Ever since then, I have been building up a tumblr tag, “lady knights”.  While several of them are actual women warriors, knights, or revolutionaries, many are also pioneers in science, technology, journalism, and other areas.  I am beginning to realize that this, too, is part of the fight; we are knights when we act honorably but refuse to be pushed aside, in doing the work of God and in furthering society.  There are few illustrations of women wearing the armor of God, but this fight does not depend on physical strength; I am allowed to be a warrior in it, called to be a warrior for it.

I have wondered so often about my own gender and the restrictions placed upon it in the Bible.  A deep part of me wants to chalk it up to cultural bias, wants to say that it doesn’t matter anymore, but then I see things tied in with Eve and don’t know how to feel.  My first response, of course, is to feel less, somehow incomplete and farther from God because he has made me a woman.  I think this too is a lie from the devil; I do not think God could see me as less just because of the way I have been created, because in Him there is no male or female, and he has used many women in the Bible to further his purpose.  But the insecurity is still there.

I cannot begin to express how deeply I have struggled with 1 Timothy 2:11-15.  I don’t want to remain quiet.  I want to be like Joan of Arc; if God gives me a vision I do not want to keep it to myself.  I mentioned to my father that I could never be a pastor, and he laughed, saying I’d hate the everyday detail-work of keeping everyone happy.  When I mentioned being a theologian, he said that thinking and reading and learning other languages seemed more up my alley (then sent me a chunk of N.T. Wright).  Who knows where I’ll end up; however, if the pen is mightier than the sword, this is another way for me to fight – the biggest way that I know how to fight.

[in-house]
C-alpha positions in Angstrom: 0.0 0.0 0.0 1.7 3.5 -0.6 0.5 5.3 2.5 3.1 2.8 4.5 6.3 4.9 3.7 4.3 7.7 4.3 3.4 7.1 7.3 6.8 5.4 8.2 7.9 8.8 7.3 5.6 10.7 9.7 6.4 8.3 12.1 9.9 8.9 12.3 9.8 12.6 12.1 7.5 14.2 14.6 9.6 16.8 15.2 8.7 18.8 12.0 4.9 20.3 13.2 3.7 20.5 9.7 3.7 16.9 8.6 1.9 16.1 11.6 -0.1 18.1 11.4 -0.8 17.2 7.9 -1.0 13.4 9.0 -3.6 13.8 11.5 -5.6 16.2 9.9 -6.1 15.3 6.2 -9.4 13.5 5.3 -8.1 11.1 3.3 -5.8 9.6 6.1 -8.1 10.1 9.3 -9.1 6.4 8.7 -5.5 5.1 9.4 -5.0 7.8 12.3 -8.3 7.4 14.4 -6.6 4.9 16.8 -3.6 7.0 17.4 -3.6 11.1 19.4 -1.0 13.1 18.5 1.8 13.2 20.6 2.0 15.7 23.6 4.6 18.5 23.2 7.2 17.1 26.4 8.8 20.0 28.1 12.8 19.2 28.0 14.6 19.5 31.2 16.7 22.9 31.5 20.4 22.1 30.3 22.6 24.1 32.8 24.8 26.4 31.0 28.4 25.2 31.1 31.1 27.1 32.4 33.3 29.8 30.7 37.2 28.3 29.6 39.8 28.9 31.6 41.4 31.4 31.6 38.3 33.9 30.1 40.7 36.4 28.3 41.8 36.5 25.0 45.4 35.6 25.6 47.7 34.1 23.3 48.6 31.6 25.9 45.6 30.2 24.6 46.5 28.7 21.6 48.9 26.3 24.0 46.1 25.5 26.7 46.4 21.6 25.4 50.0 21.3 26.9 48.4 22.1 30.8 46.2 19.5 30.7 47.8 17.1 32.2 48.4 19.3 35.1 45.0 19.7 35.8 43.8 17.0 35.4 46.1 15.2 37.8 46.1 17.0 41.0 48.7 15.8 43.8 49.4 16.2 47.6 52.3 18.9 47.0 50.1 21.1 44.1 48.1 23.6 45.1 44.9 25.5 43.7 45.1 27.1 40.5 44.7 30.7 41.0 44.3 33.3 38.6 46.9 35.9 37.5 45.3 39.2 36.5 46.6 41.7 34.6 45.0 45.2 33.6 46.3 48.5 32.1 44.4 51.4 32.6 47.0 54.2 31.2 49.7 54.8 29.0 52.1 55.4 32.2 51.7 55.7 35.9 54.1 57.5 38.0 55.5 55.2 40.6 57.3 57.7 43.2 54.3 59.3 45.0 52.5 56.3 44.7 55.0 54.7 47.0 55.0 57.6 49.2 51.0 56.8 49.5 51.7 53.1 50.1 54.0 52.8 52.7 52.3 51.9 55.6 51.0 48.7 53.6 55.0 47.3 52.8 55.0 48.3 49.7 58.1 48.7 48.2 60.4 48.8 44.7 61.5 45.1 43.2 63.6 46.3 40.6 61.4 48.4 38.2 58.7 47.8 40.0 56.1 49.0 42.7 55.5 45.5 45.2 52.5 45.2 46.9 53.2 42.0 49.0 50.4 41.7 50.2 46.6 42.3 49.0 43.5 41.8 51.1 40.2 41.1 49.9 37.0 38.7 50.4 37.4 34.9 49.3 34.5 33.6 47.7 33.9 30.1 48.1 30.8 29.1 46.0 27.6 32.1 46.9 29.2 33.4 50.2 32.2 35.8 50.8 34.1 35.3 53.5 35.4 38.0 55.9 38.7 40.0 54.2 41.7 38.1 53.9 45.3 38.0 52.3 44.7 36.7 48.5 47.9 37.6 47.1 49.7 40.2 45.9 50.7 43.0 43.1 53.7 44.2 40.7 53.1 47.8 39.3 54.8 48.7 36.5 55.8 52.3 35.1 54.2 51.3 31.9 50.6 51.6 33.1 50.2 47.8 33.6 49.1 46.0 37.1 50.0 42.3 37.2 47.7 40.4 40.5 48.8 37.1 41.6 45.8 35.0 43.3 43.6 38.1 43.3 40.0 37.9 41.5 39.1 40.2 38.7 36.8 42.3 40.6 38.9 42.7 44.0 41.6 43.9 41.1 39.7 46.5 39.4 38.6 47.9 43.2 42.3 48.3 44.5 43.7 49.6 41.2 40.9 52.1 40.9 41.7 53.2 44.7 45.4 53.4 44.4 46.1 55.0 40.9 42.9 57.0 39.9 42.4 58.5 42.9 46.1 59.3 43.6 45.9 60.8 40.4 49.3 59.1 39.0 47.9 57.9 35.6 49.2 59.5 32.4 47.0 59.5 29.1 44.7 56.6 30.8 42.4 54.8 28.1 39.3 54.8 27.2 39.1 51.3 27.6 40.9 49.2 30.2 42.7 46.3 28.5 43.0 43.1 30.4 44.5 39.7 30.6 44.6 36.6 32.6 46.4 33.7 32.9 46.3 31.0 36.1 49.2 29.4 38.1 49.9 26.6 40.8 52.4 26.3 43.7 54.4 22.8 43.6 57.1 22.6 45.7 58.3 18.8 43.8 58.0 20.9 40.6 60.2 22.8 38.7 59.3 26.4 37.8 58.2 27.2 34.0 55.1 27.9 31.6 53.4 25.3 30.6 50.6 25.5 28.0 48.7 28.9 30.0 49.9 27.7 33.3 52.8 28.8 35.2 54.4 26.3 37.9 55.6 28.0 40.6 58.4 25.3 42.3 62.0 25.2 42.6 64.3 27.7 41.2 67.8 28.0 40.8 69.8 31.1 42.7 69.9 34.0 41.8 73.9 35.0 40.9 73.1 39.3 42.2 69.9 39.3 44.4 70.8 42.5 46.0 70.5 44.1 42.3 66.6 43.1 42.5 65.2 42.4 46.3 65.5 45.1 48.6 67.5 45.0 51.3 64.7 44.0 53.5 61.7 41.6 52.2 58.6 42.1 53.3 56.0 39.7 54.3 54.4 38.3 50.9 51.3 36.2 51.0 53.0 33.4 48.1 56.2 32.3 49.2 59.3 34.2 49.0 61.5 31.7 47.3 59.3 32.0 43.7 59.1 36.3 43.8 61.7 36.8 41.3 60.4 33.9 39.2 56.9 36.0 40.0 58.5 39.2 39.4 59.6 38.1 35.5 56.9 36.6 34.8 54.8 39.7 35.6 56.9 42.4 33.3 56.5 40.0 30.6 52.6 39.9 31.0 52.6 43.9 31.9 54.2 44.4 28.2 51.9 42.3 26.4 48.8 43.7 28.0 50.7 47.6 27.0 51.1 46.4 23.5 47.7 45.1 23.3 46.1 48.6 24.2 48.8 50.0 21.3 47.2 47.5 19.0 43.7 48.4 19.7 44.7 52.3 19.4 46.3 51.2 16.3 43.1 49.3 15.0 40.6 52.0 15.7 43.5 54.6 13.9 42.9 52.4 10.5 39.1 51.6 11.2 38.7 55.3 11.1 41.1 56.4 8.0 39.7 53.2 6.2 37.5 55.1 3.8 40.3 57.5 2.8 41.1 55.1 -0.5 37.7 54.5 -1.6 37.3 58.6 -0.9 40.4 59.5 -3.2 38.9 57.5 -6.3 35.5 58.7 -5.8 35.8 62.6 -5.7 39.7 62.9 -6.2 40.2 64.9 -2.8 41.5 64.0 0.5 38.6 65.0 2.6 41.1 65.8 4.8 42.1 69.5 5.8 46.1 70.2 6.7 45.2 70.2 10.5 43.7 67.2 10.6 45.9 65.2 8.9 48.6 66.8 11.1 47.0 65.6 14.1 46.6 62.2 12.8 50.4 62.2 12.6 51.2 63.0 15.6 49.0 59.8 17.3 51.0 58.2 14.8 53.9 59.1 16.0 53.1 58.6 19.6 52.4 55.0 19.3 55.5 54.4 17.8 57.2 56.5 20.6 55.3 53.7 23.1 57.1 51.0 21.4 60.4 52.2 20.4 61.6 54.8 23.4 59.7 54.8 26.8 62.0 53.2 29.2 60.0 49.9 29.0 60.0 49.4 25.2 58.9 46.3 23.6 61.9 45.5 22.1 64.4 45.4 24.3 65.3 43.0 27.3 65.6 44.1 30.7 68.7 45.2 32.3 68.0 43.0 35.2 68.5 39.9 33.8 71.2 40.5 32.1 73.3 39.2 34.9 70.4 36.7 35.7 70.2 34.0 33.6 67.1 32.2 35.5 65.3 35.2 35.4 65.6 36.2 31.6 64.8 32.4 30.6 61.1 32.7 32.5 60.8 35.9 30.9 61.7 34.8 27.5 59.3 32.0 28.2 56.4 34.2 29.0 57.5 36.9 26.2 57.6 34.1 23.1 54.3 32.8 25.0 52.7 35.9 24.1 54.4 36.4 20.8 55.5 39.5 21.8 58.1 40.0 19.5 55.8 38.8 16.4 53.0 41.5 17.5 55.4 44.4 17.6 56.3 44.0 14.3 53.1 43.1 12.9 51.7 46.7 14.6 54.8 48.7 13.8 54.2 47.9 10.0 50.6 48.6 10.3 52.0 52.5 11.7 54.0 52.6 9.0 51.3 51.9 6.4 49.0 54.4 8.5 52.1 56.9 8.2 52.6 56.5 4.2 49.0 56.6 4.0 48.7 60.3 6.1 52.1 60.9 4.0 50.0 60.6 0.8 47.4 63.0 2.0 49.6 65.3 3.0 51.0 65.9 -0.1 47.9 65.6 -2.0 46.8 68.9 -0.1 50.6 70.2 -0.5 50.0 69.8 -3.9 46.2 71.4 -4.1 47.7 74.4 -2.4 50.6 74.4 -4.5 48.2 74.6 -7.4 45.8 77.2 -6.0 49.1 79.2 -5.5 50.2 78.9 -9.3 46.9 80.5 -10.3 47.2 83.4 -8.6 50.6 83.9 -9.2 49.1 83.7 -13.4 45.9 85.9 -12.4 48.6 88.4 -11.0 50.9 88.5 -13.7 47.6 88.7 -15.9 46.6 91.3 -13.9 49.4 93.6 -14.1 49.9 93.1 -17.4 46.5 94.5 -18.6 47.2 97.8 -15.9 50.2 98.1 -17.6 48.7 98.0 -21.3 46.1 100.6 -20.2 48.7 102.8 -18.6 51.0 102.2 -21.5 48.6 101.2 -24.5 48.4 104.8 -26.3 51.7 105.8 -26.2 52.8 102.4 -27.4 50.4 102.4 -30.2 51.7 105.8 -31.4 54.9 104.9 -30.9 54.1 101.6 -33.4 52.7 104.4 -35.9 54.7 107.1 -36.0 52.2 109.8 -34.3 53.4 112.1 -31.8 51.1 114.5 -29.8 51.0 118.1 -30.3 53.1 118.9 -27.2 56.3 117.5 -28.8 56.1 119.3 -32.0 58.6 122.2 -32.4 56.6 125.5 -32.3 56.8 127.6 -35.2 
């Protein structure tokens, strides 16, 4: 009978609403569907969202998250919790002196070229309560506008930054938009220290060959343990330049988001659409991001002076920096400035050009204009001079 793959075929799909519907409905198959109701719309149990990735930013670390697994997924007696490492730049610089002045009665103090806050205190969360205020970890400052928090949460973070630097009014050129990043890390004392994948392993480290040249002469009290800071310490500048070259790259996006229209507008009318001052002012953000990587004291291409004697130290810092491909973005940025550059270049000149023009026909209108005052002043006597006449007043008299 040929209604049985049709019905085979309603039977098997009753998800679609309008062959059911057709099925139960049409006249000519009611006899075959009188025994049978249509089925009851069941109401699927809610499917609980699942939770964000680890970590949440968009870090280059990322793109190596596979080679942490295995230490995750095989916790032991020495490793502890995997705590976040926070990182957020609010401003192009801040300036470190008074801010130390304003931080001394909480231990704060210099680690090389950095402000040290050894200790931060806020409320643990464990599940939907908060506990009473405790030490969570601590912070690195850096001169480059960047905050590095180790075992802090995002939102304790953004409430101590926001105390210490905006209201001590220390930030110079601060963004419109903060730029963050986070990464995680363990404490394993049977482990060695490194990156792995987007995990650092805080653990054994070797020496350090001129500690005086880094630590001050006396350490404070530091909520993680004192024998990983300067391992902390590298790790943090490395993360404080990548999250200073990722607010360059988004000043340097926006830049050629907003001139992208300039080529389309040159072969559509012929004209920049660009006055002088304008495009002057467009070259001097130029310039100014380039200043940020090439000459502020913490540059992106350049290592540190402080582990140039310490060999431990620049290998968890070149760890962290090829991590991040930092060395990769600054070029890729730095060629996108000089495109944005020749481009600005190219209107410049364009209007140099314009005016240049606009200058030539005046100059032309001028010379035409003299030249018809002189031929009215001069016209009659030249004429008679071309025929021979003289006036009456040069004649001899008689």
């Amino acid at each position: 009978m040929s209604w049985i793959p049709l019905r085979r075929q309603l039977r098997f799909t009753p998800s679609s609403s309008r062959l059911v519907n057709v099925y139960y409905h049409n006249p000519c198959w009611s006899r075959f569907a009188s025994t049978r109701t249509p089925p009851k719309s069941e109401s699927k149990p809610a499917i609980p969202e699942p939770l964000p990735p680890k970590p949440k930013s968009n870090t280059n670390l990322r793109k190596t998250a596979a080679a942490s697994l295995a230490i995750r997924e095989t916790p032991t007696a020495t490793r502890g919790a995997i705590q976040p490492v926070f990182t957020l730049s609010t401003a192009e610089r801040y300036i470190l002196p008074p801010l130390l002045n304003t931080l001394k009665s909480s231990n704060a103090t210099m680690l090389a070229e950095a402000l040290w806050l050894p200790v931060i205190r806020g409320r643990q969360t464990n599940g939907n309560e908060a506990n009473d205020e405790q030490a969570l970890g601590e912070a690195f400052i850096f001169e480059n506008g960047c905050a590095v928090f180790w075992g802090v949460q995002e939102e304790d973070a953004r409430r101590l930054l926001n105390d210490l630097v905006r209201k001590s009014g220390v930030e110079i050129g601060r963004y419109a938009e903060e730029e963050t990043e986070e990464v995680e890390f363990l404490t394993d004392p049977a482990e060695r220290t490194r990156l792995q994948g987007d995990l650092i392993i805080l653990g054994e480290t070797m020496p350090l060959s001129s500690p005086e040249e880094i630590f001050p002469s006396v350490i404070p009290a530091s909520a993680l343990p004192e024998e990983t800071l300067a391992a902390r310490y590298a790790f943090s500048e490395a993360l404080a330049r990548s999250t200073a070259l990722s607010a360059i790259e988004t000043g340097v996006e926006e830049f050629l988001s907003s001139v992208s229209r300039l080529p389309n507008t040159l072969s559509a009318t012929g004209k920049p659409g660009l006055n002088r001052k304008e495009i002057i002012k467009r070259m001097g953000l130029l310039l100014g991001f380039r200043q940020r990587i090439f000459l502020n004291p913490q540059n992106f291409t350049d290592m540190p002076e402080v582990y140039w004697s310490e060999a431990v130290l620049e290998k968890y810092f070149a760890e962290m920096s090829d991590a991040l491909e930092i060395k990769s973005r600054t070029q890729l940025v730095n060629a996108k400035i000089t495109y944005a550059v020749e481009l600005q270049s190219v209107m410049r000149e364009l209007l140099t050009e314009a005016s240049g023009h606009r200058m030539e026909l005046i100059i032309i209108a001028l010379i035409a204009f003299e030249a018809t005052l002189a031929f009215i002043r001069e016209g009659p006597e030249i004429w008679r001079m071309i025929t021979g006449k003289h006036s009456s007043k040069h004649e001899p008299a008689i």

I became a little obsessed with the concept, as my friends can attest.  My friend told me I was like Artemis and I grinned, and when she mentioned there needed to be a patron saint helping girls away from unwanted attention, I volunteered as fast as I could get the words out; when we brought up Joan of Arc my feelings grew.  These feelings are so tied into my prophecy feelings, and I still think it’s such a cool story, regardless of whether it’s true or not and regardless of the discomfort of making war religious; I cannot say if God did or did not use this girl.  In any case, she got an audience with the king, strategically led an army as a teenager, and died when she was nineteen, a year younger than I am now.  She was young, and she was a girl, and she did not let that stop her; she followed God’s voice to death.

Although Joan was tried for heresy, her trial was political; they labelled her cross-dressing as heresy even though she wore her male military clothing – her armor – to prevent the guards from raping her.  This brings me to the next section of this, regarding lady knights: the culture that has tried to objectify and take advantage of women.  All of it is tied up together.

I have come to realize that girls are so strong.  Girls are strong because we have to be; you don’t have to be physically strong to show that power, for there are many ways to exhibit strength.  When I started this post, I hadn’t thought about how it would or should link to current events, but I will now, after studies have shown that professors still favor men, that women are drastically underrepresented in media, and that six people, men and women, have been killed this week off the back of unhinged misogynistic rage.